5 Traps to Avoid When Balancing Roles of Leading and Managing

Laurence N. Smith
Founder and Senior Partner

This article describes five traps higher education executives face when trying to become more effective in their role of leading innovation and change for the future when daily pressures conspire to keep them focused on managing the crises of the present. Larry Smith shares lessons learned from more than 40 years as a higher education executive, coach and consultant.

All higher education executives – presidents, provosts, vice presidents and others – are expected to be both leaders and managers. As leaders they are expected to look to the future and prepare the people of the organization to thrive in changing times. Leaders are expected to challenge the status quo and take risks. As managers, executives are expected to focus on the here and now, converting resources into results and make sure results are achieved while keeping operations under control. These are the two major competing functions embedded in the DNA of the executive leadership function. Keeping the two in balance is the challenge.

When I have asked leaders what they need to do to be successful, many identified the traps that prevent them from being more effective in preparing their organizations to change. Here are the five that I heard most often.

Trap #1: Not having a clear vision for the university or college that provides a future picture of success and that inspires and guides all action.
Former First Lady Rosalynn Carter noted that “a leader takes people where they want to go. “A great leader takes people [and their institutions] to where they don’t necessarily want to go but ought to be…and by going against the tide, a leader will sometimes boost rather than undermine his or her credibility.”

Having a clear and inspiring vision is requisite for long term success. Colleges and universities are value infused and self-perpetuating that too often look to the past instead of to the future for inspiration. A successful leader must develop a vision for the institution that is public and shared. Not having a strategic process for creating it and giving it life is a major trap. It can be seen when new presidents decide to take the first year listening to what everyone thinks without bringing their own point of view to the inquiry. The result is that the new president ends up with a plan that is held hostage to the present.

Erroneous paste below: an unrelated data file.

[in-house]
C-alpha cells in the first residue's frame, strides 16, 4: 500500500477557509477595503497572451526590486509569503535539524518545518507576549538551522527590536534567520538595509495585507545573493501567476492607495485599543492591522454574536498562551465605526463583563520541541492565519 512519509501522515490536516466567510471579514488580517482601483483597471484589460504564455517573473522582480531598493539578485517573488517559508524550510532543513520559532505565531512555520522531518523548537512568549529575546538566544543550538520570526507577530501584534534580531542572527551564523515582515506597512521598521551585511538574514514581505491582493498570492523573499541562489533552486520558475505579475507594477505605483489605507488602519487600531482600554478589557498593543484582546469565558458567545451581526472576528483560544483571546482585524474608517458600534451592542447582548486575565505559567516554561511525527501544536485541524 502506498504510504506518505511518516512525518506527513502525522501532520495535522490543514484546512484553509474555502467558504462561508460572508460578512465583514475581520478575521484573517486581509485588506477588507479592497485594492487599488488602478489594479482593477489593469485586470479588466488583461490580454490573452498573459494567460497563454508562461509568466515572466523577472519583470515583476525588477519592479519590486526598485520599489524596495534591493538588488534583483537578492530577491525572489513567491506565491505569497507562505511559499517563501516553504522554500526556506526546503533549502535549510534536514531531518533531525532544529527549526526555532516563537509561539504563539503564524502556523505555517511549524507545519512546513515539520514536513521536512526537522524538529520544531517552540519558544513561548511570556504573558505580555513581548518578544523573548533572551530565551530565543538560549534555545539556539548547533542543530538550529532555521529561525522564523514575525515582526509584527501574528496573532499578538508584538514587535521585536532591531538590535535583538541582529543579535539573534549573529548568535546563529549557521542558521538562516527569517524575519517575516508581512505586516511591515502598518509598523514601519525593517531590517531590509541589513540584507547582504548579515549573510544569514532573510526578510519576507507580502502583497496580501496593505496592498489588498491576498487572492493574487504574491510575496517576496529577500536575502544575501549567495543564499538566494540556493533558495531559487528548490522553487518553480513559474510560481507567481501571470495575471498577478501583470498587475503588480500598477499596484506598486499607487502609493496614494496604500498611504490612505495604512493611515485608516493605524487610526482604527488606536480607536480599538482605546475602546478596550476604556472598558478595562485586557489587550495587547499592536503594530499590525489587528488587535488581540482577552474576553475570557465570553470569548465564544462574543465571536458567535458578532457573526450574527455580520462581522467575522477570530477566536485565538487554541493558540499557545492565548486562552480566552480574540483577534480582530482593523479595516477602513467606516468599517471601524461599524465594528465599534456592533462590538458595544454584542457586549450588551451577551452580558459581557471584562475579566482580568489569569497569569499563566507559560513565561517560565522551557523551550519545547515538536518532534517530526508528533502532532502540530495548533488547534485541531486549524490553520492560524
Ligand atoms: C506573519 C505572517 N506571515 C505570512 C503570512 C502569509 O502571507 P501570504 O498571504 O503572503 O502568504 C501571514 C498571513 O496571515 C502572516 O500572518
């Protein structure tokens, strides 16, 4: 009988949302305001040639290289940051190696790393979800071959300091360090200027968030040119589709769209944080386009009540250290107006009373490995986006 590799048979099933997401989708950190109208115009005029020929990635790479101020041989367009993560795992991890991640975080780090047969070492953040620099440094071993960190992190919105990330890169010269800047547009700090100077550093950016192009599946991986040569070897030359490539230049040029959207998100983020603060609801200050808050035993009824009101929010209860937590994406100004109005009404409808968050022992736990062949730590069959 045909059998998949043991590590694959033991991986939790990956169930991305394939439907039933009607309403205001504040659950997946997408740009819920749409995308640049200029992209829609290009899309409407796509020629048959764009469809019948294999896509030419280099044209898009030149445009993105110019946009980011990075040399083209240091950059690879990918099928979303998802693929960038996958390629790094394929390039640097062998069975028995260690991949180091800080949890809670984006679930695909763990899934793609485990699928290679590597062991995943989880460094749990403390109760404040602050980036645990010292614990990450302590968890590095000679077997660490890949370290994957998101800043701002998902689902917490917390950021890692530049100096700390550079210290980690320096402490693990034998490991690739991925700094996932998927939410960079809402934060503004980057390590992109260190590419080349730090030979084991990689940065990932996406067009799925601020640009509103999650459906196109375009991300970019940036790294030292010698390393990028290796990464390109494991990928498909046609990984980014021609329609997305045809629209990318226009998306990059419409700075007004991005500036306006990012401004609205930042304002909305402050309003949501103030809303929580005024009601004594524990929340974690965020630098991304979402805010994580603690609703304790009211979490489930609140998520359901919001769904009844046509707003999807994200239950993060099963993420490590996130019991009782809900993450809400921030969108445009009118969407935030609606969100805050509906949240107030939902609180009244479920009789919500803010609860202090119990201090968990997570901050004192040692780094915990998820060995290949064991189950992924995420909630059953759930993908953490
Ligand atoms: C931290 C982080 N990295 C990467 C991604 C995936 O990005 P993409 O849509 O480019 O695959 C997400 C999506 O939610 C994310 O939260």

Experience tells us that people support what they help to create. Engagement is central to the change process. But it is also essential that presidents can describe a vision of what a thriving future for the institution will look like. This is a key leadership requirement. It is not the only requirement but may be the most important one. A classic example of this kind of leadership vision is when John F. Kennedy put the power and prestige of his presidency behind his call to put a man on the moon as a national goal. “We choose to go to the Moon” is the famous quote from his speech in September 1962. The speech persuaded the American people to support the Apollo space program at a time when cold war tensions were high, and the Soviet Union was leading in the space race. Critics objected that a moon program was a diversion from military research and a waste of taxpayer money.

Kennedy described his vision by building on the past while looking to the future. In his speech, he characterized space as a new frontier, invoking the pioneer spirit that dominated American folklore. He infused the speech with a sense of urgency and destiny, and emphasized the freedom enjoyed by Americans to choose their destiny rather than have it chosen for them. At the time, neither the technology nor the organizational capacity existed. Yet, Kennedy’s goal was realized in July 1969 with the successful Apollo mission. His vision drove a decade of innovation and change in America.

Presidents and other executive leaders must focus their leadership and management skills on defining and attaining the vision, its goals and objectives. It is the future of their university or college that is at stake. This requires hard work, clear focus and a measure of courage. Changing demographics of both the workforce and student enrollment along with the many other disruptive forces impacting higher education institutions require a more intensive leadership for harnessing and managing breakthrough and sustaining innovations as part the change process. Every institution is designed perfectly for achieving the results it does. In our coaching and consulting work, we stress that the need for change requires a new curriculum and training for leaders on how to do different, differently. Also, requisite is not diluting the president and cabinet’s focus on the institutions organizational objectives (OOs) with too much time spent managing personal preferences (PPs).